Another example: Following an announcement from the Department of Health and Human Services changing what is defined as a COVID-19 hospitalization we saw a drop in New Hampshire reported COVID cases. The new definition states that “only patients being treated with remdesivir or dexamethasone, drugs used for hospitalized patients with moderate to severe illness” are considered cases, even when people are still in the hospital with cases not being treated by those drugs.
To even get to a place where you recognize how many more NPI’s we should have in place is difficult though. A lot of this is owed to the fact that the information coming from the CDC is consistently garbled in a way that makes it more difficult to parse the information to even begin to make better informed choices on risk when that is made the necessary move. Perhaps the most notoriously celebrated example of this is when Biden rolled back mask mandates for those who had been vaccinated,
These errors in communication can have massive policy implications. “I will literally never forget the day in May of 2021 when President Biden said if you’re vaccinated you can take your mask off,” said Jessica Malaty Rivera, the former science communication lead of the Covid Tracking Project and senior adviser for the Rockefeller Foundation’s Pandemic Prevention Institute. “I wanted to throw my laptop and my phone, everything, out of the window, because I couldn’t believe we had gotten to a place where people were looking at mitigation as one effort canceling out another.” (Link)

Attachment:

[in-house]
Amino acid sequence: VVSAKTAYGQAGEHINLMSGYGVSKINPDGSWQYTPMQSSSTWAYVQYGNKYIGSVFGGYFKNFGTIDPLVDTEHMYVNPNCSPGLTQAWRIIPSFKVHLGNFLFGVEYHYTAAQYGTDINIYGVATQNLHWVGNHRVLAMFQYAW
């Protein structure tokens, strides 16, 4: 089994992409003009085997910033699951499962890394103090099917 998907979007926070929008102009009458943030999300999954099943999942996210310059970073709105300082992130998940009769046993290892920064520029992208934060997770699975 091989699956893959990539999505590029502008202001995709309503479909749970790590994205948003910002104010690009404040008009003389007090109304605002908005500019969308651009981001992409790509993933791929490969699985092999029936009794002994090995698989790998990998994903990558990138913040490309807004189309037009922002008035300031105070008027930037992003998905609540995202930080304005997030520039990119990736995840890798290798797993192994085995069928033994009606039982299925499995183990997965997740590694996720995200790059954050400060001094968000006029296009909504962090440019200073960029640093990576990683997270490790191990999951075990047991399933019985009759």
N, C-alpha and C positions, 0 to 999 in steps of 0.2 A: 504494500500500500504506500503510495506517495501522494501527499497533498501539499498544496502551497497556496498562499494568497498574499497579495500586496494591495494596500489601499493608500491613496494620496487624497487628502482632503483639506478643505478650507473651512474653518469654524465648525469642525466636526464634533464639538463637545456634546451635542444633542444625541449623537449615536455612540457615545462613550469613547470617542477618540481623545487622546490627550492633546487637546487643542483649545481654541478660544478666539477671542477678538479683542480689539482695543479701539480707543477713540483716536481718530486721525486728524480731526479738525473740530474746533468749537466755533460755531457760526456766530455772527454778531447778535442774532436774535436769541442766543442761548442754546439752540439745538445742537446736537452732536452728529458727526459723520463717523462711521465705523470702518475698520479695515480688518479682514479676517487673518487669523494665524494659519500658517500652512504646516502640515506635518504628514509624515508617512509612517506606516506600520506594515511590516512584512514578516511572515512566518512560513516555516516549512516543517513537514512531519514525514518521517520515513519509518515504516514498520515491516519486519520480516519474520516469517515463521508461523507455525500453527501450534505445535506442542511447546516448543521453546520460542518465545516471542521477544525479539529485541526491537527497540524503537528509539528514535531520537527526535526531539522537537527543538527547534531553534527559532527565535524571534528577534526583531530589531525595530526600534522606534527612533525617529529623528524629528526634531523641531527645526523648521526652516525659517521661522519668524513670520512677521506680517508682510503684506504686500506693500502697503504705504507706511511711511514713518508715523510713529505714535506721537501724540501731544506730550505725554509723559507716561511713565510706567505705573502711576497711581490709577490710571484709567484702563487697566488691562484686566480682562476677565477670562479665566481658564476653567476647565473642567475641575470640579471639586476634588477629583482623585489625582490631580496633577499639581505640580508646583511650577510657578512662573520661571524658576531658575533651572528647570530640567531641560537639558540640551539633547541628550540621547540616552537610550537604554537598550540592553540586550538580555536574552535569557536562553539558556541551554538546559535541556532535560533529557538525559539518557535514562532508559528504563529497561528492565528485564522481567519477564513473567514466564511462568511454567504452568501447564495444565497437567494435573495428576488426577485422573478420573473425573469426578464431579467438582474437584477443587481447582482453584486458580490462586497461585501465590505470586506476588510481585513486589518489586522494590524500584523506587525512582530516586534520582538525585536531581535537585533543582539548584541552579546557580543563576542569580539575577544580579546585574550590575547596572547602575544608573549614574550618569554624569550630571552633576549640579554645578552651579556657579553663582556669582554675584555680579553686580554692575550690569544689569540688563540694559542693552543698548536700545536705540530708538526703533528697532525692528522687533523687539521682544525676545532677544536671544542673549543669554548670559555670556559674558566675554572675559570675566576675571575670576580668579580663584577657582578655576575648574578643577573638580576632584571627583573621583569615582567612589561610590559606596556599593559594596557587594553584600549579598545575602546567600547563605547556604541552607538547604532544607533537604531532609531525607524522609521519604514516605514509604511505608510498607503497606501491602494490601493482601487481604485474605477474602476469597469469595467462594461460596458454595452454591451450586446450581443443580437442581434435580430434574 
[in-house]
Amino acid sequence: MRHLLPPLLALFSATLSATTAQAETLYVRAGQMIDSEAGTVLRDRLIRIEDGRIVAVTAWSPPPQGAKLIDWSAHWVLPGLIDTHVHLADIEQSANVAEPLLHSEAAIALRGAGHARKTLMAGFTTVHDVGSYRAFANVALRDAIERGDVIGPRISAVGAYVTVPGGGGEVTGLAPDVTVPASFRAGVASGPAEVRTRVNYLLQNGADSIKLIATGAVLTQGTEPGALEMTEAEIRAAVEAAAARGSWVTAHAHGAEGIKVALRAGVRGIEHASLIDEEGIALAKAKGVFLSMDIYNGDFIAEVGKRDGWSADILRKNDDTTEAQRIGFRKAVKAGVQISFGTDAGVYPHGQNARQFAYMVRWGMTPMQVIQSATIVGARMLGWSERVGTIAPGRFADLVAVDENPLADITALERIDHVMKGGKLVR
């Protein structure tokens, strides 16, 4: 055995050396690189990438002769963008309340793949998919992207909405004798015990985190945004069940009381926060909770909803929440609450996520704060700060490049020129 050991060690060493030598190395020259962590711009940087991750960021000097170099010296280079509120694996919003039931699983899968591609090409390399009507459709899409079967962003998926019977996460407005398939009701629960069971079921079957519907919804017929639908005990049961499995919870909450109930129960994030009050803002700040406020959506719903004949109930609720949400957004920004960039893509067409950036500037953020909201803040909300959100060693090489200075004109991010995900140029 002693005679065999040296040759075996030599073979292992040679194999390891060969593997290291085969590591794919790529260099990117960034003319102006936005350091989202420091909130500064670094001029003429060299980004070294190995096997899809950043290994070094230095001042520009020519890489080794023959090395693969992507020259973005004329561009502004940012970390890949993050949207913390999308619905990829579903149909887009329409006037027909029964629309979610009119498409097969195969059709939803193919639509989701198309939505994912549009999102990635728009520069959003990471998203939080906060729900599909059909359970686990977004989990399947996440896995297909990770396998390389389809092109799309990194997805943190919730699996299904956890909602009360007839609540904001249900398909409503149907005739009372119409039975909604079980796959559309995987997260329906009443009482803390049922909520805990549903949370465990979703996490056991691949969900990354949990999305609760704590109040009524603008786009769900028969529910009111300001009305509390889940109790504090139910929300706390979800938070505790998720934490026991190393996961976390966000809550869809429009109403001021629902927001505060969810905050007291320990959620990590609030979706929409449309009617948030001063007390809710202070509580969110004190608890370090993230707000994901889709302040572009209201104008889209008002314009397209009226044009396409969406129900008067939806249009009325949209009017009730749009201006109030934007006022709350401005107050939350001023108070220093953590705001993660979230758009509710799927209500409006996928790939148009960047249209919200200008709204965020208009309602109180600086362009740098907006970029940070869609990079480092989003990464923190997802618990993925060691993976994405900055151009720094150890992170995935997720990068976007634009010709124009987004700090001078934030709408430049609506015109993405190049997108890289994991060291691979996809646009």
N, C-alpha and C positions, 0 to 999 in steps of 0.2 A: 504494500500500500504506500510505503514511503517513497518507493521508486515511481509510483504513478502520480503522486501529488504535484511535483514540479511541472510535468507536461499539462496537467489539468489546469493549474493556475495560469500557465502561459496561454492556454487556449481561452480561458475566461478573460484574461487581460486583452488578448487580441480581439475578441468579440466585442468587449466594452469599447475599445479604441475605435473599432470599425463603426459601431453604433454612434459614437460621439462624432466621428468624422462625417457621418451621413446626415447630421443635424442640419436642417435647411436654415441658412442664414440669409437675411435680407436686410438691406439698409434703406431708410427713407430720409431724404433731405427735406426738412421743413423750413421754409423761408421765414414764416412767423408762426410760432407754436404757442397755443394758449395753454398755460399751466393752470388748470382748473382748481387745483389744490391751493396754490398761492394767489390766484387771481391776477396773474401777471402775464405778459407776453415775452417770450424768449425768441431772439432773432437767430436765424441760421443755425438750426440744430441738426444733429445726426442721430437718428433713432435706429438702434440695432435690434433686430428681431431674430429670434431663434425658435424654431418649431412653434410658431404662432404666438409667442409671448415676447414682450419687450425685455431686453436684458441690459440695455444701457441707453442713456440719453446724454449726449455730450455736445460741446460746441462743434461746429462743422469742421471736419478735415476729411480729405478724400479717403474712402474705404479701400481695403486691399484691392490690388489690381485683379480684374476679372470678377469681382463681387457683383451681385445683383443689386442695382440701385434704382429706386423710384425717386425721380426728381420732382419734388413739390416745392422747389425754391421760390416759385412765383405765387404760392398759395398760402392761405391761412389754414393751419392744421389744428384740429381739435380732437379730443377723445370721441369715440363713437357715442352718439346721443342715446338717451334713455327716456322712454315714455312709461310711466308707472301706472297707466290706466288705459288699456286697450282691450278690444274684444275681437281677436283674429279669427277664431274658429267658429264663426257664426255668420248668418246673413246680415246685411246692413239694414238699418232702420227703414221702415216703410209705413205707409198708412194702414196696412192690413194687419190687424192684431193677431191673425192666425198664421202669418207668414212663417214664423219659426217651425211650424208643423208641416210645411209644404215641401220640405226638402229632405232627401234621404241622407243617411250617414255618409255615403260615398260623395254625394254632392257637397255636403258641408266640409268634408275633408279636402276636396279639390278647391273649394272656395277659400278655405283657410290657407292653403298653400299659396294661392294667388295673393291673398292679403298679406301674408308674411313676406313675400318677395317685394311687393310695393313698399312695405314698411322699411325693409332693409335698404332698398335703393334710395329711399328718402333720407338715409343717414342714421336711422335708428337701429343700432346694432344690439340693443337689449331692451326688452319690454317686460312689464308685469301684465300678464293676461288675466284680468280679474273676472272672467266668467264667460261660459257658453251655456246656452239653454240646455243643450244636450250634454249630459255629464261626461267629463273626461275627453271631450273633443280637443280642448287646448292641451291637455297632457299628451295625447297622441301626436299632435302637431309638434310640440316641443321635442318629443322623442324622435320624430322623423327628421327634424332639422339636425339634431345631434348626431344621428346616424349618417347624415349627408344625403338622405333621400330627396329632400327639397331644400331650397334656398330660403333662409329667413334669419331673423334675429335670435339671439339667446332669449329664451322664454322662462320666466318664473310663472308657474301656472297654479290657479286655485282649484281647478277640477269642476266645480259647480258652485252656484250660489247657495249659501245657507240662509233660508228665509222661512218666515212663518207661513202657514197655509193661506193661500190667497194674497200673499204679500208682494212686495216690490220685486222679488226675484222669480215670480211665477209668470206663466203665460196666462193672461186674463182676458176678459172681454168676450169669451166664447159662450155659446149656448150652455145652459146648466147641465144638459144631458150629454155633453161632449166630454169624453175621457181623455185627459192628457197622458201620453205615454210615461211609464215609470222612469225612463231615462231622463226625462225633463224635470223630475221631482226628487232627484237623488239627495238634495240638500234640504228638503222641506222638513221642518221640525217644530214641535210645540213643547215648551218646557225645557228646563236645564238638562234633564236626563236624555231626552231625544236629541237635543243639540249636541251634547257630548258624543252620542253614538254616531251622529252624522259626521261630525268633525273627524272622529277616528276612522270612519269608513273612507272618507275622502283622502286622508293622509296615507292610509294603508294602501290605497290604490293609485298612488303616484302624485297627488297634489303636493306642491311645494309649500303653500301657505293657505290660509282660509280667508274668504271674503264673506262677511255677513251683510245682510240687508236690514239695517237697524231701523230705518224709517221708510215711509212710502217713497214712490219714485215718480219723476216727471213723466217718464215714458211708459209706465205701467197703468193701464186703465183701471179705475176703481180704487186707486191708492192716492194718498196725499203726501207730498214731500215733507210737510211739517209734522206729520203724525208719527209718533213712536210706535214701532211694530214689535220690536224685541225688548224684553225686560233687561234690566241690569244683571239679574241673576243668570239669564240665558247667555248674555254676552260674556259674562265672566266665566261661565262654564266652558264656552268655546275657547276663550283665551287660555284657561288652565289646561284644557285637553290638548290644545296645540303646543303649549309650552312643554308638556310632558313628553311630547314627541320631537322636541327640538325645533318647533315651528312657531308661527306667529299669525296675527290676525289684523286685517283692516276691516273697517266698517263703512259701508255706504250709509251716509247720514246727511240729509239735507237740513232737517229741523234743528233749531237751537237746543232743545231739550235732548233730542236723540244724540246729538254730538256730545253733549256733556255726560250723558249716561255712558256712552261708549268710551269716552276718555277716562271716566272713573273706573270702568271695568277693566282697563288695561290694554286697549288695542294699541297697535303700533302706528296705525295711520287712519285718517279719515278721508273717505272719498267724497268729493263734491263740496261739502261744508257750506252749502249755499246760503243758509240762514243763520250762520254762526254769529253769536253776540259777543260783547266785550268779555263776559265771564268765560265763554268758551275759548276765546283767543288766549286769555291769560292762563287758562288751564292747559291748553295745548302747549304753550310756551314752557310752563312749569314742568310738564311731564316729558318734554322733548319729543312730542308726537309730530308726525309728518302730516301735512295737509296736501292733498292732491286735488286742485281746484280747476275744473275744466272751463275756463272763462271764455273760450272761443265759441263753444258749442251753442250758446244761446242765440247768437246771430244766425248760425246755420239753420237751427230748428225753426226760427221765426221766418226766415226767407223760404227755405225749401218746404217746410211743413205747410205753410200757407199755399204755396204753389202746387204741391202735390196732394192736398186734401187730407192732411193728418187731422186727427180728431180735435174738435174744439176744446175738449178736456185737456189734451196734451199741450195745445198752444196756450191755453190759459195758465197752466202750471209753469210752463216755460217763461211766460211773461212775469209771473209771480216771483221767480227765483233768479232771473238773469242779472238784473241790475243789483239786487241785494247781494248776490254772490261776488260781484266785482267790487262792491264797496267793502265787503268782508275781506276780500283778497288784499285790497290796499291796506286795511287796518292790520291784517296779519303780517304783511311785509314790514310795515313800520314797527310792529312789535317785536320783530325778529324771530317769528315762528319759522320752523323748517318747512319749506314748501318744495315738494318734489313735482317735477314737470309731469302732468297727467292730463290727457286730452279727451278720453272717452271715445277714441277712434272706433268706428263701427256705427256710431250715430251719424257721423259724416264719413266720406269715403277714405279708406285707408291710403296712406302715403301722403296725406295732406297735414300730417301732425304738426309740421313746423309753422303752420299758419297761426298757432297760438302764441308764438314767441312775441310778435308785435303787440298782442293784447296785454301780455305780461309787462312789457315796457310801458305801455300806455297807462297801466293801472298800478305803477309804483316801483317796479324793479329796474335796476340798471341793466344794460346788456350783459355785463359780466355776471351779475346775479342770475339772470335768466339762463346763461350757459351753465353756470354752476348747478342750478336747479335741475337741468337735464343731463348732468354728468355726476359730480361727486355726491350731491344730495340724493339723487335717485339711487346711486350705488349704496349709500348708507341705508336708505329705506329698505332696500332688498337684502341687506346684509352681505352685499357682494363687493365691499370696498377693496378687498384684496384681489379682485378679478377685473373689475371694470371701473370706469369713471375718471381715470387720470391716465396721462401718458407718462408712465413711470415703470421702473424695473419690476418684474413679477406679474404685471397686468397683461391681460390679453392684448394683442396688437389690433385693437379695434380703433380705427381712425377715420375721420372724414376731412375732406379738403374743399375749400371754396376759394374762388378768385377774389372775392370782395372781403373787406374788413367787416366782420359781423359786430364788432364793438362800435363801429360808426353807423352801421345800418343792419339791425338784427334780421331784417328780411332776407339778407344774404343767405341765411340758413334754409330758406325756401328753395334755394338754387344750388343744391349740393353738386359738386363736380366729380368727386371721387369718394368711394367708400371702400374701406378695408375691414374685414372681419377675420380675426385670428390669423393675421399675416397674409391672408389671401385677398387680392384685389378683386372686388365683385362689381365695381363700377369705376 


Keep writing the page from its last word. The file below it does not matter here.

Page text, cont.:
In our evaluation of outspoken individuals it also becomes easy to fall into the trap of the cult of “expertise" which leads to those like Leana Wen (public health professor), Ashish Jha (Dean of Brown University School of Public Health), David Leonhardt (senior journalist at New York Times)14, and Oster (professor of economics at Brown University) (to name a few) who while they may be experts in various fields, do not necessarily have the necessary knowledges to engage properly with COVID realities, yet still have outsized effects on policy. And importantly, one can be an expert in a field, but depending on where one’s ethics and values (as well as focus, for example, Jha is not an expert in virology, immunology, or vaccines and, of course to his credit, never claimed to be, but he got where he is because he can speak well about complex issues, even if his takes are not always the best ones)—or the weights they apply to their analyses—lay can drastically change the recommendations one makes. Hence, why I’ve made an effort to include everyone’s qualifications along with their opinions along the way, and I would encourage that their track record is looked at as well.